It's like, how many freaking unicorns are there in the world? It's 84 unicorns. And how many businesses are there in the countries? And millions, do the maths, like the probability of this unrealistic expectation and achieving it is just unhealthy and it's not helpful. yeah, that was my explanation rationalization for why unrealistic expectations exist and that the costs for them are heavy.

And I think it's better to have better planning, more effective planning, high quality talent, and do less, but do it better. And then focusing accidents and differentiation because the key is too many businesses are doing too much, rather than doing what's important. And there's like a, an attitude that volume compensates, but we don't live in a volume world.

We're not, there is this interesting idea where. Time and quantity. If you can exclude quality as a measure if more quantity helps, but it's more quantity. Doesn't help. You have to focus in quantitative. It's a very basic kind of strategic and onset. But if you think about blog content, like if you produce lots and lots of local bananas that you did, you went from one a day to 20, a day, 30 a day.

Would you have a better impact? And the answer is no, because if that's the same budget and your prospect is a savvy buyer and they read the low quality, but higher volumes again, normal trafficking, but it doesn't convert. What was the benefit of this strategy was completely ineffective. And I think it's really about effectiveness.

Needs to be the focus, efficiency and effectiveness, not volume. I think the volume is a symptom of overwhelm. People are overwhelmed and too many founders like literally not a week goes by where someone says we need to be everywhere. Everywhere. Pinterest, Instagram, Facebook, LinkedIn, Google, like everywhere.

You forgot TikTok. Cause we need to, sorry. You forgot. TikTok. Oh, yeah, TikTok, Snapchat, et cetera. And it's like, why do we need to be there? Then you're a B2B business. But because we need to get the brand that way, I'm like, you think you're going to get customers from Pinterest? Like, how does that work?

show me this board that you have in mind that we're going to be on. That's going to generate and unlock growth. And if you under, if you're going to go with why and the reason is they understand the principle. That you need awareness to generate demand and you need awareness to generate leads.

But the way that principle is applied is not a private than not applied effectively. And I think it's the lack it's really comes down to marketing education. I think every CMO I speak to. The main thing that frustrated about is that they need to educate the other stakeholders in the business because they don't get what marketing is.

But that's a good thing because if they didn't know what marketing was, we wouldn't have CMOs. It's like they wouldn't need CMOs because they already know how to do marketing. So in a way, That's your job is you have to educate. And, the hard thing is how do you educate and get a result at the same time?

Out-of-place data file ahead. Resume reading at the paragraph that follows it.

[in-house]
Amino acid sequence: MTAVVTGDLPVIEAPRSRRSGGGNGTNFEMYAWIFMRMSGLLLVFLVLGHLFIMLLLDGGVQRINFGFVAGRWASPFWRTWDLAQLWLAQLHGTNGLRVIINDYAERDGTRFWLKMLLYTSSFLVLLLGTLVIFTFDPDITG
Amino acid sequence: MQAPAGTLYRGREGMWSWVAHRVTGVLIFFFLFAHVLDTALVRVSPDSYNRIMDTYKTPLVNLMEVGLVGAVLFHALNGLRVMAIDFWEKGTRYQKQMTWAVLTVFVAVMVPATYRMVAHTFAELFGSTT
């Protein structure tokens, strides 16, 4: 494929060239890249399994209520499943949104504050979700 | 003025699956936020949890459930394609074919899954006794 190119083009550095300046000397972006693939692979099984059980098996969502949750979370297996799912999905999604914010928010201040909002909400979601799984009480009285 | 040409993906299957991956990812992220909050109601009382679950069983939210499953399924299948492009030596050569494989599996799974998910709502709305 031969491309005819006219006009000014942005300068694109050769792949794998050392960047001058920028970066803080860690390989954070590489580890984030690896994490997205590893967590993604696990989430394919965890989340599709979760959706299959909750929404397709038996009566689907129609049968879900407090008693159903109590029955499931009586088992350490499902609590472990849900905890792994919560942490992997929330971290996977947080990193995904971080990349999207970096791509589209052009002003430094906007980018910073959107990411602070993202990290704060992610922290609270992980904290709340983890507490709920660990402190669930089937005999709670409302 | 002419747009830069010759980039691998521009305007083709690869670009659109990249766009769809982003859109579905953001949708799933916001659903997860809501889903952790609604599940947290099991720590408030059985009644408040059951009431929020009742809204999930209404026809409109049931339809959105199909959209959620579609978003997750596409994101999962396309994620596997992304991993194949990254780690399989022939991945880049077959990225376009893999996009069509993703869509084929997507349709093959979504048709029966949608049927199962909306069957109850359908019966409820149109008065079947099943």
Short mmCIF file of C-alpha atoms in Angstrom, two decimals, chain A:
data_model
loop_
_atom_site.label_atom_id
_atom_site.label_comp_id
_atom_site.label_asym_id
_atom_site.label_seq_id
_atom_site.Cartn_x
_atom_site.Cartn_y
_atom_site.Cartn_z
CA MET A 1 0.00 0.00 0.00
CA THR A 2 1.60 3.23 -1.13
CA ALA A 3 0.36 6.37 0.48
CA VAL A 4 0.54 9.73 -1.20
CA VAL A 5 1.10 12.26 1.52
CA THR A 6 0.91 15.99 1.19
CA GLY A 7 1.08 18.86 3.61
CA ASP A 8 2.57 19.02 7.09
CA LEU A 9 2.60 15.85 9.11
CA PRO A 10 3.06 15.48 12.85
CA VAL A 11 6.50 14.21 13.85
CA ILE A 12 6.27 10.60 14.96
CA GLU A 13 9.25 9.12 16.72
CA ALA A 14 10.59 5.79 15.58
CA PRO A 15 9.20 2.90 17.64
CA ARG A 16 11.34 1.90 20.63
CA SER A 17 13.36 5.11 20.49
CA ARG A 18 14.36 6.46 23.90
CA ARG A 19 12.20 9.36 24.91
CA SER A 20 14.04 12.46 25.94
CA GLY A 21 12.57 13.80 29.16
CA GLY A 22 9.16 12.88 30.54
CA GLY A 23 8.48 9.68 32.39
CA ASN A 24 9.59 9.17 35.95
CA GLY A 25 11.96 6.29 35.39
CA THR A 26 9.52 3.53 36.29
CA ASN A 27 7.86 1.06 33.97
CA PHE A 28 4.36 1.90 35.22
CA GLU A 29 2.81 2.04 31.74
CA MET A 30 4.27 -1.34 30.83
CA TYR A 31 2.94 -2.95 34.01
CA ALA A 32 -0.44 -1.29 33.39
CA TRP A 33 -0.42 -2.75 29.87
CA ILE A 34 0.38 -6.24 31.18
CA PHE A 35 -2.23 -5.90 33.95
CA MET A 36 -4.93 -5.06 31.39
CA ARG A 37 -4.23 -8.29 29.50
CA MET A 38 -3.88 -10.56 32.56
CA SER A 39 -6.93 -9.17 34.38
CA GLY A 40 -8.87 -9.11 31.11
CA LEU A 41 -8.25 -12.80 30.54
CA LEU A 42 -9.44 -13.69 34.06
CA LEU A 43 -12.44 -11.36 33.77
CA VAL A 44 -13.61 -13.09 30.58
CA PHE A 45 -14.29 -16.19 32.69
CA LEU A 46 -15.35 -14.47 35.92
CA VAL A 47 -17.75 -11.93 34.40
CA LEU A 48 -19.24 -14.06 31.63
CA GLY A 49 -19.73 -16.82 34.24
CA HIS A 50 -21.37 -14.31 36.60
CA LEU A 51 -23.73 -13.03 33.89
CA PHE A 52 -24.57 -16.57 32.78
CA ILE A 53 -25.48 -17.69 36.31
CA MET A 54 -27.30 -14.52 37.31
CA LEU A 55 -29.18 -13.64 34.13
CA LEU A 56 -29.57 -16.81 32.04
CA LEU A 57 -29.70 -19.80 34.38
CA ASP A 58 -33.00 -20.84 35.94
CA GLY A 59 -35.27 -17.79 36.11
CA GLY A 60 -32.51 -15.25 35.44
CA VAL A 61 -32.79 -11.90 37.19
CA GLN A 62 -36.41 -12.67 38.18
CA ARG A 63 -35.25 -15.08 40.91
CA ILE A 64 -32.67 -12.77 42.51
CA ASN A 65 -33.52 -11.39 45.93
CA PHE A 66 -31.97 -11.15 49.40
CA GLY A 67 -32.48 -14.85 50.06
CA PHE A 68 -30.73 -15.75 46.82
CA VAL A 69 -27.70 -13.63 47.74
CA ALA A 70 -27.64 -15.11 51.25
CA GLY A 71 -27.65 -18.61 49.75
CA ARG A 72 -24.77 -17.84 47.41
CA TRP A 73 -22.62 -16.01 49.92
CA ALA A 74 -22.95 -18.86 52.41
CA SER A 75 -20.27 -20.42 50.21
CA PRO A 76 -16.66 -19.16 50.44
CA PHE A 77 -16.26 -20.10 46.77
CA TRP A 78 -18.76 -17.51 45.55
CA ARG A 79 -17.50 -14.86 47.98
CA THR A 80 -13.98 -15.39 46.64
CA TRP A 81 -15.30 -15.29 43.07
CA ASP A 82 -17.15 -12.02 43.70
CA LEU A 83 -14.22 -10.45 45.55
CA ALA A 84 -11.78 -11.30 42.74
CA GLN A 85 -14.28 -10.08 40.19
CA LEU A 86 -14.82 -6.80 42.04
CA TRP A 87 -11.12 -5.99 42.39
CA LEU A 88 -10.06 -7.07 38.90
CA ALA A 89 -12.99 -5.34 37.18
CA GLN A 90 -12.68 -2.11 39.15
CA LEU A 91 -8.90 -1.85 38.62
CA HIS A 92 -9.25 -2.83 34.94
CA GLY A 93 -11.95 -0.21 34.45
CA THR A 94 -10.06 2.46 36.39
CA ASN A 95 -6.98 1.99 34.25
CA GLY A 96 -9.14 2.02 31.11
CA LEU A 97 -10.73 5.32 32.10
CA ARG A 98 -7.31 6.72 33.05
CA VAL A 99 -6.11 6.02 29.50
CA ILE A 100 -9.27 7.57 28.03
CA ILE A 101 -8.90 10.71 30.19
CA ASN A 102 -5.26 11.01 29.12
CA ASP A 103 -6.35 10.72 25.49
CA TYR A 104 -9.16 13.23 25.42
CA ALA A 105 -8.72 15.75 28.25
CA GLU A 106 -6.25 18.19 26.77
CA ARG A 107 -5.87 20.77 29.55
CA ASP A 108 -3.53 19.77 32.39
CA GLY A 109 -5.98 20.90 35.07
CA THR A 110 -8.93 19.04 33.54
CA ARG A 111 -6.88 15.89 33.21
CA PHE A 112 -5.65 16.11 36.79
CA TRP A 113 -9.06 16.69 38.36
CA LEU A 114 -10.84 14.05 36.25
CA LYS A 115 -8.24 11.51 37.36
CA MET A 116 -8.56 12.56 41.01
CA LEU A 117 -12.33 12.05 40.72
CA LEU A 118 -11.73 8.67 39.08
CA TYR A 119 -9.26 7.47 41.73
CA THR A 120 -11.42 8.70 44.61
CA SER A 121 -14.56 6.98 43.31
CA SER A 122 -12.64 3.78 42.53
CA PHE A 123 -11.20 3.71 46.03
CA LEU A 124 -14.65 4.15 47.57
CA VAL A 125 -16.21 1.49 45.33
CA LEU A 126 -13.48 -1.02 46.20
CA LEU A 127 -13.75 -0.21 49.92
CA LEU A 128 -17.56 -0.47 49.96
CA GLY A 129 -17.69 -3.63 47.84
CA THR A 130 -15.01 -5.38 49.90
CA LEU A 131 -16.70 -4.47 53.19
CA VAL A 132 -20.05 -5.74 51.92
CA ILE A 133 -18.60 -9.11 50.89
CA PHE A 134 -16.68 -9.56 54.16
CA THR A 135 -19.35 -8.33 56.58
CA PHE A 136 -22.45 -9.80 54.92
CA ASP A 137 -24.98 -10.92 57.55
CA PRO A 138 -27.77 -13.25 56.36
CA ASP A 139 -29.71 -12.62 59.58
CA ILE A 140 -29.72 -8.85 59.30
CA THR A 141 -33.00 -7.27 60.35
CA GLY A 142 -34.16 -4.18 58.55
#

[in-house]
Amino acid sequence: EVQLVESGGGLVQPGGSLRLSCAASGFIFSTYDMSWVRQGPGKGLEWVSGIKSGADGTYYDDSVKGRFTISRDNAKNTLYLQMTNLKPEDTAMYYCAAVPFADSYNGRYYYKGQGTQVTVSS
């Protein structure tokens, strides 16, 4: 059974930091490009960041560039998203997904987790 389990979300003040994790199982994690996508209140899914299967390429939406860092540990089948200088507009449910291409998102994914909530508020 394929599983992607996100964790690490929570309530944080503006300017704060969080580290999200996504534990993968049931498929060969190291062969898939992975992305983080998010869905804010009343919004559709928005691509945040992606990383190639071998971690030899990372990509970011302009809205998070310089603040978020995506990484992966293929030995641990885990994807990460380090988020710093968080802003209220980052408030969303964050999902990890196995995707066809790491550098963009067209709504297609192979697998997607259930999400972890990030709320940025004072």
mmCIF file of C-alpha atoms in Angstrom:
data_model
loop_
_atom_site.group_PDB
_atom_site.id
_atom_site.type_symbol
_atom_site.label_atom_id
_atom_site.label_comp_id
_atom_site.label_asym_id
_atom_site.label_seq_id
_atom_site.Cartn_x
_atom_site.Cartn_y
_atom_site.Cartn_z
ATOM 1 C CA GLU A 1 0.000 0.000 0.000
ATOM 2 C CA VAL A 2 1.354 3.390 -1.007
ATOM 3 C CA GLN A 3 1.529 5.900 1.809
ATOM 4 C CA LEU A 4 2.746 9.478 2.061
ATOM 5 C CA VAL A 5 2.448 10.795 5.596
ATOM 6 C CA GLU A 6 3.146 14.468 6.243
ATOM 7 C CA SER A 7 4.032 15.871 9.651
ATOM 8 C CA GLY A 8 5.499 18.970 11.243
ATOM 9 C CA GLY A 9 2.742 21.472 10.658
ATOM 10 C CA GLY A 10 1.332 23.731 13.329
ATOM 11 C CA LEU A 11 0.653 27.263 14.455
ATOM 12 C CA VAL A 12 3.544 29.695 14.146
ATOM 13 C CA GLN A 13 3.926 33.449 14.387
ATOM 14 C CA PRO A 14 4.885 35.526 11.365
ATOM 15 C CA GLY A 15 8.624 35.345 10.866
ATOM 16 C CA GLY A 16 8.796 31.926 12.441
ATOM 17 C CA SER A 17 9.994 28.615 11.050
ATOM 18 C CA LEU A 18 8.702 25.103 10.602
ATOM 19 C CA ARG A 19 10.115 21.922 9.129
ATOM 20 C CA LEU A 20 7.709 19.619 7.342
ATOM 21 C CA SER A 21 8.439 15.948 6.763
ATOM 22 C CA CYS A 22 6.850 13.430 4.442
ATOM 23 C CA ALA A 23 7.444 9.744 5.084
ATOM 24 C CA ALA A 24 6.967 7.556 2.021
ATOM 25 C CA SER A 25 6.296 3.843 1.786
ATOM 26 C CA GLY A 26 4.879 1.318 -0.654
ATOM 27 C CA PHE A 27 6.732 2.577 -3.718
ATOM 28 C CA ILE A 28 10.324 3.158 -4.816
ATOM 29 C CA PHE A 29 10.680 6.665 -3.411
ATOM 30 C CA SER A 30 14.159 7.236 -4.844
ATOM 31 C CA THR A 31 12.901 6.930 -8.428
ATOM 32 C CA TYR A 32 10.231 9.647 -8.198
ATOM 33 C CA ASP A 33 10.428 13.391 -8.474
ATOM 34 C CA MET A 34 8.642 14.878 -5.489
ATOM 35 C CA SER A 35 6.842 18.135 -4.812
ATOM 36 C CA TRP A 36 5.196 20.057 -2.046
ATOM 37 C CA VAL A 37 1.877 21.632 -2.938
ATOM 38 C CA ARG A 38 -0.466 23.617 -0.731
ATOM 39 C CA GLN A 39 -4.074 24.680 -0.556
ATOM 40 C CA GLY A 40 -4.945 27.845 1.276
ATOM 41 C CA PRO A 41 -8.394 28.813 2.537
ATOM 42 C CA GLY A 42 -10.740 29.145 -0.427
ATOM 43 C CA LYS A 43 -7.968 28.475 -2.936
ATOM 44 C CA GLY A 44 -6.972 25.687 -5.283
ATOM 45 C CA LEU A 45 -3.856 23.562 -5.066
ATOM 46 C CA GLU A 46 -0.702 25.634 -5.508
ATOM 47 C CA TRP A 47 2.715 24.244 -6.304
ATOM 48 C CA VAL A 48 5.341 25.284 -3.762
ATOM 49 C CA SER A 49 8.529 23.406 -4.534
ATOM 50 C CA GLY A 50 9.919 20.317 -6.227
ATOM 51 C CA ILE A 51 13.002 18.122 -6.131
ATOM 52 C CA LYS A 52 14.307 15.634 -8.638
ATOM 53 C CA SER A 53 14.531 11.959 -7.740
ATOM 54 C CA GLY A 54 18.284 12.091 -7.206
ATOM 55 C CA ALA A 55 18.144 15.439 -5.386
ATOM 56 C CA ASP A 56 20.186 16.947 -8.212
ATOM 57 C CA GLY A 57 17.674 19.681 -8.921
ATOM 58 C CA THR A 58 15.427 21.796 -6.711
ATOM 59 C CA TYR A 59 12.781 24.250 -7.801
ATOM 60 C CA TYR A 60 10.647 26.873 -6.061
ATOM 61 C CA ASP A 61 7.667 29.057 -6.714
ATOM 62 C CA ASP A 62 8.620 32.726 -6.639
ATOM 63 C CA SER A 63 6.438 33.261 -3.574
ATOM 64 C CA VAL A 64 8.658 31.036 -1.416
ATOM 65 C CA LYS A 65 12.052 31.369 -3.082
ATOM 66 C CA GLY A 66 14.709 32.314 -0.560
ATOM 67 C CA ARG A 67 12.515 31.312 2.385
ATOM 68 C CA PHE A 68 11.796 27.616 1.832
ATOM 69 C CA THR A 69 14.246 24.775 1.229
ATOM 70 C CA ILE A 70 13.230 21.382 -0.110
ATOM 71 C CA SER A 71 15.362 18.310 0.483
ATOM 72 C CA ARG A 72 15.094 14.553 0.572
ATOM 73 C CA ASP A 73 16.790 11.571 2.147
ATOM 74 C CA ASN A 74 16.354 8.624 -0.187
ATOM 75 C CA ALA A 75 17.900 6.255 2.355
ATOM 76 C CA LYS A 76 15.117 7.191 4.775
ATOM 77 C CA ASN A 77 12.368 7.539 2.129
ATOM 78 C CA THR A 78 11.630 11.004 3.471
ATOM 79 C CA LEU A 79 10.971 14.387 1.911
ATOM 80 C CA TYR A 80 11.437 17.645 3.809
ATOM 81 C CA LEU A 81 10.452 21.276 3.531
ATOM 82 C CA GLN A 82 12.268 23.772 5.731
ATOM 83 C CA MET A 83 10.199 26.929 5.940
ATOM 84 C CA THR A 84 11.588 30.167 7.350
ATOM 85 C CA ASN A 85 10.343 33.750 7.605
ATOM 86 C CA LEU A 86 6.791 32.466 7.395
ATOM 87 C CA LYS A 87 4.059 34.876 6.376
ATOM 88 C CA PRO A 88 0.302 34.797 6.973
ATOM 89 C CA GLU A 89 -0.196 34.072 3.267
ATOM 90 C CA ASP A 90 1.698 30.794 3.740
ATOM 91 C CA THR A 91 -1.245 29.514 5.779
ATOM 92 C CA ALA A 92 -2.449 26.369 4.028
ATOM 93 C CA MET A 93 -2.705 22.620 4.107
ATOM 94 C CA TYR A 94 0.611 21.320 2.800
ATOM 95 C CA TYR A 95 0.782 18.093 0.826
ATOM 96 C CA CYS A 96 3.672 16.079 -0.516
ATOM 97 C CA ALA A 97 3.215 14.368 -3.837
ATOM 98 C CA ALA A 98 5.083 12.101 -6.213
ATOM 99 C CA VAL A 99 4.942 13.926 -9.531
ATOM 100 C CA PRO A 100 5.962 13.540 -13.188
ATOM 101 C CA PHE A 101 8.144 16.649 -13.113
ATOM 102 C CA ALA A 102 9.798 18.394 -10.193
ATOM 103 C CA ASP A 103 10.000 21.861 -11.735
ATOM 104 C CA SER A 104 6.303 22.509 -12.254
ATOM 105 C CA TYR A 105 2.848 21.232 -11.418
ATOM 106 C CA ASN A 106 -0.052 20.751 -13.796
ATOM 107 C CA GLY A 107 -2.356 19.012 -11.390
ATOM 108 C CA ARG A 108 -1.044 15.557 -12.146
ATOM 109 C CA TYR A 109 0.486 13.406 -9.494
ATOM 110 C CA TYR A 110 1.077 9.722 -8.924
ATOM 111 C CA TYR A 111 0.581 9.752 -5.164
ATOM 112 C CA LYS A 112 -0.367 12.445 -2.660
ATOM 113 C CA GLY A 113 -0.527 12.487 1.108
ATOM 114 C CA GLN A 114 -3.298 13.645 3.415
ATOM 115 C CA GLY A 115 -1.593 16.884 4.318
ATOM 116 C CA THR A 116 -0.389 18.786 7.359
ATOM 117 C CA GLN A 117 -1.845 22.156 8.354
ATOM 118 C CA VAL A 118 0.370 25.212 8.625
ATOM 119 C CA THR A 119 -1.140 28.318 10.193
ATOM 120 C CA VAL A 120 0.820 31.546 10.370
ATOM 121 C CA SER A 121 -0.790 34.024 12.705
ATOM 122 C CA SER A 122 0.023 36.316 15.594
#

And that's why it's a tough, it's a very tough role.

Peter Mahoney: So there's a lot to

Oren Greenberg: unpack there Oren , that's great.

Peter Mahoney: you went in a lot of places and I want to explore a couple of them. so we started on the idea of. goals in their relative, realism and achievability. And I think that the key point that you started to tease out there that I think is really central to the issue is timeframe.

And the idea that you can have a Beehag, a big, hairy, audacious goal. If it's long. far enough off into the future. You can have your put the man on the moon kind of thing. As long as you understand, within my fiscal period, I may not be achieving that. And the key is building the plan that says, what does it look like?

What are the. The incremental steps that need to be achieved to get there from point a to point B. And it's an area that is a struggle for a lot of companies, by the way, because most companies tend to think very short term  You think a lot of. Japanese companies who famously think in 50 year kind of increments in us companies who think, monthly or quarterly.

so it's a very different kind of, dynamic in getting companies to think out strategically and say, I want, the five or 10 year plan, what are we trying to achieve? Then backing into that and say, what does success look like in the, in the leading, in the interim period, which brings me to another great piece of content you had, by the way that talked about the importance of leading indicators versus lagging indicators, which I liked a lot, because of course, lagging is a great rear view mirror.

Did I get there? leading is, am I going to get there, in what can I do? And, and I think that's an area that people struggle with a lot. they want to achieve the, they want to achieve the number, but they don't understand, they don't understand what the, the forward-looking leading indicators might look like.

So how have you helped your clients try and reconcile that and build out their plan and think in a framework of leading indicators?

Oren Greenberg: I always think about, When people bring me in, they bring me into create a transformation and take them from a to B when Sandy, from where they are to where they want to go.

And the question is, how do you know that we're getting to the destination? And if you're halfway through this donation and you don't have the evidence that you're going in the right direction, people lose faith very quickly. So I think the key is to instill the KPIs to deliver. Material commercial results as soon as possible.

So I'm always focused on getting as many success, success, quick wins to drive value and showcase that the expertise. Isn't just words because when you're talking in acronyms CPA KPIs, and the marketing jargon that we have other people's eyes glaze over because they're like, what is the goal of speaking in this marketing speak?